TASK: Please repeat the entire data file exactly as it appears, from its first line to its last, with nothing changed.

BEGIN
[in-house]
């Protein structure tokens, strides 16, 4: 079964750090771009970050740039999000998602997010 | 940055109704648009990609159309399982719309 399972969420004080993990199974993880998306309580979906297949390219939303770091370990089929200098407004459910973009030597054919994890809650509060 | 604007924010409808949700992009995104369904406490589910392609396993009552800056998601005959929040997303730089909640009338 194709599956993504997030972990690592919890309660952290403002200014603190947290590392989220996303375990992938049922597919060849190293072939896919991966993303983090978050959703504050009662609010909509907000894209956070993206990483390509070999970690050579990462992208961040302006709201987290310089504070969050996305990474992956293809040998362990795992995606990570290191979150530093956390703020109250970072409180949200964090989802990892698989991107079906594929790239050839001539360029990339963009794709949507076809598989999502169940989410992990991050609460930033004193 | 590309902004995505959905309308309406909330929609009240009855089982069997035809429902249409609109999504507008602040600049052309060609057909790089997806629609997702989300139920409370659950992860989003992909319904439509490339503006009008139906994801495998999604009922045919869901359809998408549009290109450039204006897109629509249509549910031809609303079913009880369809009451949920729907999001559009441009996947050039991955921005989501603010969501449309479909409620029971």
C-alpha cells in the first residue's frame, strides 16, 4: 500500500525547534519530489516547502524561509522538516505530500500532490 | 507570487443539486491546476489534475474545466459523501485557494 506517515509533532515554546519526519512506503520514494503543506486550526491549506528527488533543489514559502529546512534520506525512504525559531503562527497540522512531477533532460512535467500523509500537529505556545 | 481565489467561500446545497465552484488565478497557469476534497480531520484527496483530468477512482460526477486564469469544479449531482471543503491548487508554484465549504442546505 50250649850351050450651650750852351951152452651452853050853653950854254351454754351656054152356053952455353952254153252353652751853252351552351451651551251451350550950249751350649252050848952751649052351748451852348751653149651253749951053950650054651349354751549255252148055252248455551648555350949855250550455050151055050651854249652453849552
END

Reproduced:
[in-house]
């Protein structure tokens, strides 16, 4: 079964750090771009970050740039999000998602997010 | 940055109704648009990609159309399982719309 399972969420004080993990199974993880998306309580979906297949390219939303770091370990089929200098407004459910973009030597054919994890809650509060 | 604007924010409808949700992009995104369904406490589910392609396993009552800056998601005959929040997303730089909640009338 194709599956993504997030972990690592919890309660952290403002200014603190947290590392989220996303375990992938049922597919060849190293072939896919991966993303983090978050959703504050009662609010909509907000894209956070993206990483390509070999970690050579990462992208961040302006709201987290310089504070969050996305990474992956293809040998362990795992995606990570290191979150530093956390703020109250970072409180949200964090989802990892698989991107079906594929790239050839001539360029990339963009794709949507076809598989999502169940989410992990991050609460930033004193 | 590309902004995505959905309308309406909330929609009240009855089982069997035809429902249409609109999504507008602040600049052309060609057909790089997806629609997702989300139920409370659950992860989003992909319904439509490339503006009008139906994801495998999604009922045919869901359809998408549009290109450039204006897109629509249509549910031809609303079913009880369809009451949920729907999001559009441009996947050039991955921005989501603010969501449309479909409620029971």
C-alpha cells in the first residue's frame, strides 16, 4: 500500500525547534519530489516547502524561509522538516505530500500532490 | 507570487443539486491546476489534475474545466459523501485557494 506517515509533532515554546519526519512506503520514494503543506486550526491549506528527488533543489514559502529546512534520506525512504525559531503562527497540522512531477533532460512535467500523509500537529505556545 | 481565489467561500446545497465552484488565478497557469476534497480531520484527496483530468477512482460526477486564469469544479449531482471543503491548487508554484465549504442546505 50250649850351050450651650750852351951152452651452853050853653950854254351454754351656054152356053952455353952254153252353652751853252351552351451651551251451350550950249751350649252050848952751649052351748451852348751653149651253749951053950650054651349354751549255252148055252248455551648555350949855250550455050151055050651854249652453849552